1. A process validation protocol
2. Installation qualification (IQ) results
3. Operational qualification (OQ) results
4. Performance qualification (PQ) results
5. A final report

If you need a validation protocol for a different type of process, you can start with the basic templates provided in the GHTF guidance document. However, three primary areas need to be reviewed, and will probably change. The first area is the equipment used. Heat sealers are simple machines with three operating parameters: 1) pressure, 2) temperature and 3) dwell time. Some sealers have cooling, vacuum and other features, but automated filling equipment would be an example of equipment that is more complex and that has multiple operations that require validation, including heat sealing. Before writing a protocol, all of the elements of the equipment that require maintenance, adjustment, monitoring and control should be identified. Each element needs to be covered in the IQ at a minimum.

The second area of the protocols to review is the process variables. Anyone writing a new protocol needs to consider which variables are most likely to be adjusted during normal operation and which variables will be the most difficult to control. A heat sealer often has no change to the pressure, temperature is typically a range of 20 degrees Fahrenheit defined by the melting point of plastics being sealed, and the dwell time is dependent upon the amount of insulating material between the heating bars and the plastic layer that is melting. In a filling process there are more machine variables, but the material variation is likely to be greater, as well. For example: fluid viscosity, bulk density, temperature and the effects of shear all vary among lots being filled. Therefore, in order to properly evaluate each of these variables, you must determine which extreme in the anticipated range for each variable will be the “worst-case scenario.” The above material variation explains why a PQ with three different lots is a critical component of process validation. This also explains why the ubiquitous and unexplainably magical quantity of “three” is seldom an adequate sample size. This is why you need statistical methods.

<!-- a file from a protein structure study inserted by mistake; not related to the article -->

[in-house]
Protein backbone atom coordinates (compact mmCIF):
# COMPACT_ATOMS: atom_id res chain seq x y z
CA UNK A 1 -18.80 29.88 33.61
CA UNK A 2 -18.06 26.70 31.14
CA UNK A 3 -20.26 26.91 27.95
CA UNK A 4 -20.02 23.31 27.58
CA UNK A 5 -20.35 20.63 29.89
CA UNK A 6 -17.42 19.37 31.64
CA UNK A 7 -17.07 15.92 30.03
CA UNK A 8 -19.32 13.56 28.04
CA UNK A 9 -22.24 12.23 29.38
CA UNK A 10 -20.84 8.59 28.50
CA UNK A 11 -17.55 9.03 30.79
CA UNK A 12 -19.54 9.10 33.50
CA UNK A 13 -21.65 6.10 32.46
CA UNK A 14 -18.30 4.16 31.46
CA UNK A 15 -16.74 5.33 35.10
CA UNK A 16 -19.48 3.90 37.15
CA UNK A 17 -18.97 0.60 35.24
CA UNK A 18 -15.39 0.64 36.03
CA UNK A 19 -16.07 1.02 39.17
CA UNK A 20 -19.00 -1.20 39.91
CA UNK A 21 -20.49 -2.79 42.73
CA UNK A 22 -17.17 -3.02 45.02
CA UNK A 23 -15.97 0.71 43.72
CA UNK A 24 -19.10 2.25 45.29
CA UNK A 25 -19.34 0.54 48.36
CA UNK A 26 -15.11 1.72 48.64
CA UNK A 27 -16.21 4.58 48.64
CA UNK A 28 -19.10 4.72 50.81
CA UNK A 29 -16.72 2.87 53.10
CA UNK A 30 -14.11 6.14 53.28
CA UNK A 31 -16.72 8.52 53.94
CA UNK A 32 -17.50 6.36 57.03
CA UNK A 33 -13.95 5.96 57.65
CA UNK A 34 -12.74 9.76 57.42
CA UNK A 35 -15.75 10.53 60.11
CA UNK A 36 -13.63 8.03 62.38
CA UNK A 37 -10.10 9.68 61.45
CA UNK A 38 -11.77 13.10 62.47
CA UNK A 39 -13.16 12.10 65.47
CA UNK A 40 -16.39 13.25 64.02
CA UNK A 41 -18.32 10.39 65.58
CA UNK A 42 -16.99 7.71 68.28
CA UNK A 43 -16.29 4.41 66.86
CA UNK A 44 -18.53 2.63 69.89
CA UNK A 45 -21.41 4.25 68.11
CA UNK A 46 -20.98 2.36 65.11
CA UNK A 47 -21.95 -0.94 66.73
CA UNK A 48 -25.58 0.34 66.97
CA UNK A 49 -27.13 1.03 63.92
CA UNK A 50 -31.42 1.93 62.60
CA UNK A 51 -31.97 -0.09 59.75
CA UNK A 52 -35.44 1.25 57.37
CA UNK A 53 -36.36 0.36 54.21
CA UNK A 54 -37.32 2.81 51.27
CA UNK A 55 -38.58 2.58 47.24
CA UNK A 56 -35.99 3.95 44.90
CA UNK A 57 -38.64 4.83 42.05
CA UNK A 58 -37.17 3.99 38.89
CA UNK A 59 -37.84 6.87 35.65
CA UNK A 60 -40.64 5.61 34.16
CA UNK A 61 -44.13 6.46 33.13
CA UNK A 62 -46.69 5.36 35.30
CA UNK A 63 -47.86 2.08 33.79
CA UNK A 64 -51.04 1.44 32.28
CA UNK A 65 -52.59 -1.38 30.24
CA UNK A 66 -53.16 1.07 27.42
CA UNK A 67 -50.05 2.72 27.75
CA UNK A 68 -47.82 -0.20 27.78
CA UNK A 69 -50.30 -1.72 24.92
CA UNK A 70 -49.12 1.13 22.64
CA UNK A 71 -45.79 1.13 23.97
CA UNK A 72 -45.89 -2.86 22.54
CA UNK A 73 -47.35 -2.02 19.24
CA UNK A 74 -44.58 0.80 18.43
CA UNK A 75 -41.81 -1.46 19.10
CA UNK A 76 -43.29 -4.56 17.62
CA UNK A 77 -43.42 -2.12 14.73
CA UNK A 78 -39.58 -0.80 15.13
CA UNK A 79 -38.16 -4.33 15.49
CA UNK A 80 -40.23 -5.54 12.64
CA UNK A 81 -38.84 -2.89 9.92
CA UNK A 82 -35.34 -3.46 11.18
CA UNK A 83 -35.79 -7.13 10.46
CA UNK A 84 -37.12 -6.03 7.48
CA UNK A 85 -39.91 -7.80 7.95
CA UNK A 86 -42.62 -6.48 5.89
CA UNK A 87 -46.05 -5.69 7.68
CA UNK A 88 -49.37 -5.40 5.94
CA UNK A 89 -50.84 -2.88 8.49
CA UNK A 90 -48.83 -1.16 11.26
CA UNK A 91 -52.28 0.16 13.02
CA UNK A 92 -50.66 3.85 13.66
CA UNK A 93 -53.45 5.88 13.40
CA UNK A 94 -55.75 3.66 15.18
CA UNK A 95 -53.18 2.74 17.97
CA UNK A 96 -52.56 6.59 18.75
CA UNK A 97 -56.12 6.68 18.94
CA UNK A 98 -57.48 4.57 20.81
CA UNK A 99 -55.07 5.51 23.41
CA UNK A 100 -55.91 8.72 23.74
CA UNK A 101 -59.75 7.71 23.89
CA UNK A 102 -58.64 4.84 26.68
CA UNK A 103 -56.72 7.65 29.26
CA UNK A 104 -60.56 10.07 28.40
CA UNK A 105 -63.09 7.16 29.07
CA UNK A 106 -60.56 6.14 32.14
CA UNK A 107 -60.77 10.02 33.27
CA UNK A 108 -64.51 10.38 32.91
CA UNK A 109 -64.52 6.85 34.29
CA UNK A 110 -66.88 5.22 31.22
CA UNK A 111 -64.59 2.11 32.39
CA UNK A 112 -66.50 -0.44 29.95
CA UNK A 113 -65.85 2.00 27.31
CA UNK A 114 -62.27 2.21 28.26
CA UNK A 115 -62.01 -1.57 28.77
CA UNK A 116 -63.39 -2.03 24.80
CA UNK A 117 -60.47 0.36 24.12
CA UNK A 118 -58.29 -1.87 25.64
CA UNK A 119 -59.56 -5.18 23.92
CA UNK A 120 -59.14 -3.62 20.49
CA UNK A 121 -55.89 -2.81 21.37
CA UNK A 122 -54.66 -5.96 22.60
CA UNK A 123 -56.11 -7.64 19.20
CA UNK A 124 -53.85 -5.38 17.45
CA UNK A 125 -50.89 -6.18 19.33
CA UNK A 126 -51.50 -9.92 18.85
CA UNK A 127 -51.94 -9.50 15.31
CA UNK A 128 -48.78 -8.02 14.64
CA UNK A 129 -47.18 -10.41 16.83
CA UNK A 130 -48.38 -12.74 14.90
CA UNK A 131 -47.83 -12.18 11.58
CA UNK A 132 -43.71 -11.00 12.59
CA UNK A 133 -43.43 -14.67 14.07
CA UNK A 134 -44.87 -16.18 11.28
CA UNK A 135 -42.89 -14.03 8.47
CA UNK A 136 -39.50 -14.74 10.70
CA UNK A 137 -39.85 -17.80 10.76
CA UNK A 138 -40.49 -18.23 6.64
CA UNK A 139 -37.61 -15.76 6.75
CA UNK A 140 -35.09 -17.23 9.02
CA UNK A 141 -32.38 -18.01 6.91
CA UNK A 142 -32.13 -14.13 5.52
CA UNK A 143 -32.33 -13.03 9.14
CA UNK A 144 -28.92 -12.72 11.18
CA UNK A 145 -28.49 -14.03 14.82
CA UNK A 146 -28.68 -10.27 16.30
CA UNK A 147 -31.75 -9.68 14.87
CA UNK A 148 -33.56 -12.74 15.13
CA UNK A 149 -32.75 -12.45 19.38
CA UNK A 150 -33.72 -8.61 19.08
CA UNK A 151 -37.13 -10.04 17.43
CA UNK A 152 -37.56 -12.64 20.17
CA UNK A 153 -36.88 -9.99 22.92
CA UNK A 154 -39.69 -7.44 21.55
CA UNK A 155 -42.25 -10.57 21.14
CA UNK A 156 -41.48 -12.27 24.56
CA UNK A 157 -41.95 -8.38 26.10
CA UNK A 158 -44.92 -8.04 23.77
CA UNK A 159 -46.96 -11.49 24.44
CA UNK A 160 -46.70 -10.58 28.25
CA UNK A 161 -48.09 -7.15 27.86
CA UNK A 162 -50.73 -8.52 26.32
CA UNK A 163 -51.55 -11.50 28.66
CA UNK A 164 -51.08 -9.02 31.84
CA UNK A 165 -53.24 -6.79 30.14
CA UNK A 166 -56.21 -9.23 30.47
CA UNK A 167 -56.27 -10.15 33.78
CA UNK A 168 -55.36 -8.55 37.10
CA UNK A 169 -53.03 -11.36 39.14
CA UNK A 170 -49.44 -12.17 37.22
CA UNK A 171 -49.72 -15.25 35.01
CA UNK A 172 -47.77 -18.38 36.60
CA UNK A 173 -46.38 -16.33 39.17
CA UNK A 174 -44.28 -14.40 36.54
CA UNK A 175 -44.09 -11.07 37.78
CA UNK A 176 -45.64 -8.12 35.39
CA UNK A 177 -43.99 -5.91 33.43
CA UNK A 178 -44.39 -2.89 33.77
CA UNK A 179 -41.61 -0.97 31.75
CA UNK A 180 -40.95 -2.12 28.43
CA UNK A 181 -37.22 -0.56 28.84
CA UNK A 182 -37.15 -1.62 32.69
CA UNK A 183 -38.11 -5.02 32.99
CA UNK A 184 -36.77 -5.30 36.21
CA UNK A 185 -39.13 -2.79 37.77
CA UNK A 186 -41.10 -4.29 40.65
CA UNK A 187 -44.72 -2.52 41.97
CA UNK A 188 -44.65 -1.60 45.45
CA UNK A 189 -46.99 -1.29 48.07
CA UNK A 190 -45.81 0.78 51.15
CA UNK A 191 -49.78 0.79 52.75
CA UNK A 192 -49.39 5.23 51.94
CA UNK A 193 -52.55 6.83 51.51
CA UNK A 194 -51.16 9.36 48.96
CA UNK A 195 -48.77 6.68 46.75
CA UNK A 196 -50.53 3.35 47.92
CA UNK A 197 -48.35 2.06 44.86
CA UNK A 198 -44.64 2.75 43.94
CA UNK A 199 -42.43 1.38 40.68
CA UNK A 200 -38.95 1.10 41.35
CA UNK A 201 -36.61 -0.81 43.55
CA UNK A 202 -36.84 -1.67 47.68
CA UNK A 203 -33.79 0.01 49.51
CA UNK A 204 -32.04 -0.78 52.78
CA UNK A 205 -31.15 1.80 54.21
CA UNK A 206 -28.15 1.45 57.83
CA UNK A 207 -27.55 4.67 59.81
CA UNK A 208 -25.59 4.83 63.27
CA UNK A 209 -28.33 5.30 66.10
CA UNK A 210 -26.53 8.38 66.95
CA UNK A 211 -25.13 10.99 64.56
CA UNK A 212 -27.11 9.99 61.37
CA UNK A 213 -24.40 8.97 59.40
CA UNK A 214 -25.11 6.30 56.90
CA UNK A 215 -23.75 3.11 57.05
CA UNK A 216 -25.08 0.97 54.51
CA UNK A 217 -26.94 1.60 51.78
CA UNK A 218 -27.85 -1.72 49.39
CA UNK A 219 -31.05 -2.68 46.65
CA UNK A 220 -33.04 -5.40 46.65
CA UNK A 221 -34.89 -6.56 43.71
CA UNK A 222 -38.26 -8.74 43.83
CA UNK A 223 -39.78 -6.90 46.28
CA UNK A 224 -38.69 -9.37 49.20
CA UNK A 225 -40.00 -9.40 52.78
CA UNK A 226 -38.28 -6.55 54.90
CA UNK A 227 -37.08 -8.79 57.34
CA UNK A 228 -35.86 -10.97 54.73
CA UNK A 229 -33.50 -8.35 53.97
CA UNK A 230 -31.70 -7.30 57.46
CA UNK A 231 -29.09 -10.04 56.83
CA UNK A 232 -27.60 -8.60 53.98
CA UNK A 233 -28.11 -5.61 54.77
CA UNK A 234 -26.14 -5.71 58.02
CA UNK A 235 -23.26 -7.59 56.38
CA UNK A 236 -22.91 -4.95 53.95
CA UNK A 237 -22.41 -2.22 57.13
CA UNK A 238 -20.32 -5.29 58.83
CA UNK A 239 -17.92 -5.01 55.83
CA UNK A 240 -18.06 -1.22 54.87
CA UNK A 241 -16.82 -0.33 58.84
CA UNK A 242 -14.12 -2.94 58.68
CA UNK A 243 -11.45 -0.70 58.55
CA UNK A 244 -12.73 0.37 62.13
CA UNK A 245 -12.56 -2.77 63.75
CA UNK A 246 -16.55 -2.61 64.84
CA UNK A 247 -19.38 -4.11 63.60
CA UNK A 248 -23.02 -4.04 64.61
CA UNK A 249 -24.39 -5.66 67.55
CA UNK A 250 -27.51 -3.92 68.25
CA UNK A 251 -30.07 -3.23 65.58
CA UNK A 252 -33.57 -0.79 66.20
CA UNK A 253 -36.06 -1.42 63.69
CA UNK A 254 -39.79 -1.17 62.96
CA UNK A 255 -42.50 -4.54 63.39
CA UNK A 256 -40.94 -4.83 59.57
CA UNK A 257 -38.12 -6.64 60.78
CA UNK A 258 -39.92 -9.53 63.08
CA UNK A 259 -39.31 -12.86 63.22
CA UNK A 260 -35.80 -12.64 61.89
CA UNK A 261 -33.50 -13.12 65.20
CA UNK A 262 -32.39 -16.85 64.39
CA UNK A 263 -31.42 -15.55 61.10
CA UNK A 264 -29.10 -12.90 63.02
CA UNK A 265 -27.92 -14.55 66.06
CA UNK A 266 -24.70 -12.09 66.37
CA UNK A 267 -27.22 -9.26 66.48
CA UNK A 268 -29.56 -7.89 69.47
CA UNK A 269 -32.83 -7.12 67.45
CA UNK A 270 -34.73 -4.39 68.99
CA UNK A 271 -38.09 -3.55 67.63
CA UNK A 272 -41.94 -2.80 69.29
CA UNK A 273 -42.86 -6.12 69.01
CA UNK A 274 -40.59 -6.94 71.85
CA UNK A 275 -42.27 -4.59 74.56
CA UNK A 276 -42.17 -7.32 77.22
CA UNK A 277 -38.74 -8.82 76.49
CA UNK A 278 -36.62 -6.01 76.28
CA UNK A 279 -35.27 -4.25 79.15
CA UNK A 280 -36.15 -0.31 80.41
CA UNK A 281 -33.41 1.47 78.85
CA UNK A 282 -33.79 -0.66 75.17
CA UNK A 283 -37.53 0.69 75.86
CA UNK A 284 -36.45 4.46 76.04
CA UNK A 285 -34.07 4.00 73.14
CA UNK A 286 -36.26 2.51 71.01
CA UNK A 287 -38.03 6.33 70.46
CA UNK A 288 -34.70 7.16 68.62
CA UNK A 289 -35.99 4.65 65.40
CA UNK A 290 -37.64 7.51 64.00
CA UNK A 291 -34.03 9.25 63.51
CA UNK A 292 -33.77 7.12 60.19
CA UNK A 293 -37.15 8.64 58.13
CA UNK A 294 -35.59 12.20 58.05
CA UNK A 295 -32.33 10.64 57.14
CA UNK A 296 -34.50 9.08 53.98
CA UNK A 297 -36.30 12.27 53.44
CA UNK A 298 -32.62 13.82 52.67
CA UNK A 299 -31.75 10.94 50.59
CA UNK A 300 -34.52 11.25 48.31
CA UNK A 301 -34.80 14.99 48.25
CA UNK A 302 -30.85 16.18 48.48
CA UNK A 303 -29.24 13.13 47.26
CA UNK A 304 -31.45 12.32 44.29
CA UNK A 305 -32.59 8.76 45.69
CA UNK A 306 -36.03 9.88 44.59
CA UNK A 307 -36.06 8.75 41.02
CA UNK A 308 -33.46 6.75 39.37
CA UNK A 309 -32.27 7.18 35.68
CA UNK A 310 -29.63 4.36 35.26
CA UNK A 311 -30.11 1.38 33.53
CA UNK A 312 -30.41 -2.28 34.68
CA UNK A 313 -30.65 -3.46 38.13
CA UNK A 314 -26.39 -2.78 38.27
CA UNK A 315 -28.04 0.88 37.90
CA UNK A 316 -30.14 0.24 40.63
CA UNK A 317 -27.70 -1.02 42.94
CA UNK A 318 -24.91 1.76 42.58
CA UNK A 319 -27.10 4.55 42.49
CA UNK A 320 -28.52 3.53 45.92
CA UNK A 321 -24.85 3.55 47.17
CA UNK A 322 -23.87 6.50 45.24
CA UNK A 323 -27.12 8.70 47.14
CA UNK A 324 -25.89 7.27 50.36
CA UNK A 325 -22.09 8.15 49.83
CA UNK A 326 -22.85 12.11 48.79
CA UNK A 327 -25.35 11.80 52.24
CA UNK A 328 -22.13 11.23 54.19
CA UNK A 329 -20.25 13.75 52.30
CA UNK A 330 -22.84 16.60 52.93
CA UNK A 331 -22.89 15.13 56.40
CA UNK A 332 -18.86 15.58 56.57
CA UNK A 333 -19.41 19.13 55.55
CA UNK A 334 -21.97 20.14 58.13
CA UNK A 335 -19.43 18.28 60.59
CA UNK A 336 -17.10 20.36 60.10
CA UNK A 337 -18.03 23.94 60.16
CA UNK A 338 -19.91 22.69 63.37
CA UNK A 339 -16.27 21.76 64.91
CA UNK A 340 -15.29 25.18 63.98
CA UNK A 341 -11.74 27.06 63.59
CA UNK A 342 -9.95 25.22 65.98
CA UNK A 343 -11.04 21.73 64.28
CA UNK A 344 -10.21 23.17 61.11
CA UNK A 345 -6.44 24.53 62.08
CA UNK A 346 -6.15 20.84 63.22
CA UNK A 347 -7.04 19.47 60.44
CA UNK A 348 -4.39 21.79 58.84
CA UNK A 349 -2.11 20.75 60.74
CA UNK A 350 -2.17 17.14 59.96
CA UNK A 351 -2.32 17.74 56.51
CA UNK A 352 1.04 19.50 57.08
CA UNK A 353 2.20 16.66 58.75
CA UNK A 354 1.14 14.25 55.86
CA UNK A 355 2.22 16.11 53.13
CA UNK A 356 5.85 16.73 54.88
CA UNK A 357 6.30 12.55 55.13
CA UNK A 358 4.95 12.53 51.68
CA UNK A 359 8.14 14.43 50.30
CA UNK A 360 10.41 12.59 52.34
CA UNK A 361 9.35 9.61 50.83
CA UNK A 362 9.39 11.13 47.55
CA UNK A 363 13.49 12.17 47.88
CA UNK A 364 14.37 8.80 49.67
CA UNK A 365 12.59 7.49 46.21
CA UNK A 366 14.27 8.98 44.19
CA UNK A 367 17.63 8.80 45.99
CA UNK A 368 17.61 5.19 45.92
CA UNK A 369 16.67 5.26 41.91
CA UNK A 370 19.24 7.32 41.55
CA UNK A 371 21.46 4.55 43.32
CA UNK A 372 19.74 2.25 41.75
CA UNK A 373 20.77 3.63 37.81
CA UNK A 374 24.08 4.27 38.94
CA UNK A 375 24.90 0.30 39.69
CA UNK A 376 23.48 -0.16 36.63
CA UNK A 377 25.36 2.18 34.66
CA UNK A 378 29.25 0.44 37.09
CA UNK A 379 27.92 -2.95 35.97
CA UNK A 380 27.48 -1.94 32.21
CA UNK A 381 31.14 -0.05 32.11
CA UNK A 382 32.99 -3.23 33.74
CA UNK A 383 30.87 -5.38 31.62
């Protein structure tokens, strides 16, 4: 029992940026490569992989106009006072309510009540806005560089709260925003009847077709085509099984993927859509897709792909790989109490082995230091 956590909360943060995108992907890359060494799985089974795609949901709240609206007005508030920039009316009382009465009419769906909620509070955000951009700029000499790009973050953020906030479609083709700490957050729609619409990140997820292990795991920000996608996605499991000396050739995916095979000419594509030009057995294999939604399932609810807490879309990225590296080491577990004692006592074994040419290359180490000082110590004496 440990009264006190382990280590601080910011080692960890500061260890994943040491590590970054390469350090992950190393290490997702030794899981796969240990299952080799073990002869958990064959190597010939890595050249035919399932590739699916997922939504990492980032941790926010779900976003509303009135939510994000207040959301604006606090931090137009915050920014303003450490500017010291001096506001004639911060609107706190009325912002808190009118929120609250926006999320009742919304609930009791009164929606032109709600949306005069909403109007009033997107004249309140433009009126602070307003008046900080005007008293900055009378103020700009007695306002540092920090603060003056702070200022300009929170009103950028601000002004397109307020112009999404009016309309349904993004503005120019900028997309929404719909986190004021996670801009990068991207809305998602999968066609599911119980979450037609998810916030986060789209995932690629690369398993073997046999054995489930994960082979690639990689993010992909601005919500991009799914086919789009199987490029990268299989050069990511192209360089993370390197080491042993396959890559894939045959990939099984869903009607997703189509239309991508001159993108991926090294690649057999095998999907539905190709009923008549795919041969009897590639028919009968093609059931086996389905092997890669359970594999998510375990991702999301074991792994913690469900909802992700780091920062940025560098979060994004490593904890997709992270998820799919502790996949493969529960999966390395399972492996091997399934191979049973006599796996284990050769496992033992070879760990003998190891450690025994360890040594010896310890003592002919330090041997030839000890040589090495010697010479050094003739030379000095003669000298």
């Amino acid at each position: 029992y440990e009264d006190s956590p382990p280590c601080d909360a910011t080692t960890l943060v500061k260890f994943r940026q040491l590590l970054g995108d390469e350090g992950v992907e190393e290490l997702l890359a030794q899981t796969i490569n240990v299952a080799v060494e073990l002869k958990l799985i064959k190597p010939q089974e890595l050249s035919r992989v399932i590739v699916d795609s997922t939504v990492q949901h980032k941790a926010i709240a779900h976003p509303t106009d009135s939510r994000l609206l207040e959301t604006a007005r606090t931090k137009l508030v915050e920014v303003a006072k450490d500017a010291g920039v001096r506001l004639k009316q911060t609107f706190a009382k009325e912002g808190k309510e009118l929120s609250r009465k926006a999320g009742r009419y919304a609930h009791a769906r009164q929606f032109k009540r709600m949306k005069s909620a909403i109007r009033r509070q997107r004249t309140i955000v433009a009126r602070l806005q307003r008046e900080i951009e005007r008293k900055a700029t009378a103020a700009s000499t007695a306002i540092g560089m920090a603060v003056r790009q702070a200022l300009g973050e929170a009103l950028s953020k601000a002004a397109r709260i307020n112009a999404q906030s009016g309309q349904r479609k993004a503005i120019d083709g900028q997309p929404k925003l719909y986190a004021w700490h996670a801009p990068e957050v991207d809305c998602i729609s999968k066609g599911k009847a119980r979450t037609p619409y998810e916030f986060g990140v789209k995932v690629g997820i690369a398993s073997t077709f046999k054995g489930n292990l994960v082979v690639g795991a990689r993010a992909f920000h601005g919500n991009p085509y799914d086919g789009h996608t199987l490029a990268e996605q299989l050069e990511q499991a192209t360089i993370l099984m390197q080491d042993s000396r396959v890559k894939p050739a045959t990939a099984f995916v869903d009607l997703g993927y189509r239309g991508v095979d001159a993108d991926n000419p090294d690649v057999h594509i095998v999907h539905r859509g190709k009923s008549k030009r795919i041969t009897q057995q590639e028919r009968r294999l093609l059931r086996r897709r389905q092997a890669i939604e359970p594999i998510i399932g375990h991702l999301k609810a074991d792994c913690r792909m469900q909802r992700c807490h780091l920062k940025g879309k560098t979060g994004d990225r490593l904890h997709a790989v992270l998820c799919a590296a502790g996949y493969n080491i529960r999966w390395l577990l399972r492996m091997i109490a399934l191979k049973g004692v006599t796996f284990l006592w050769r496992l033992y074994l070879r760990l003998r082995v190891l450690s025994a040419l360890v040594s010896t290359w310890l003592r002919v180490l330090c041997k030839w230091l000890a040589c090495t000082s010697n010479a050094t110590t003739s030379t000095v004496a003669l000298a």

The third area of the protocols that requires review is the product specification. Each product specification affected by a process has a tolerance. Prior to creating an OQ protocol, you want to perform some experimentation to determine which specifications are easily met and which specifications may be difficult for the process to consistently achieve. The most common statistical metric used to evaluate this aspect is the process capability index or Cpk. The recommended approach is to use a process FMEA to evaluate the importance of each specification. The severity of effect for a failure in each of the specifications is probably different. The probability of occurrence can be correlated to the Cpk, and detectability is dependent upon the test method used.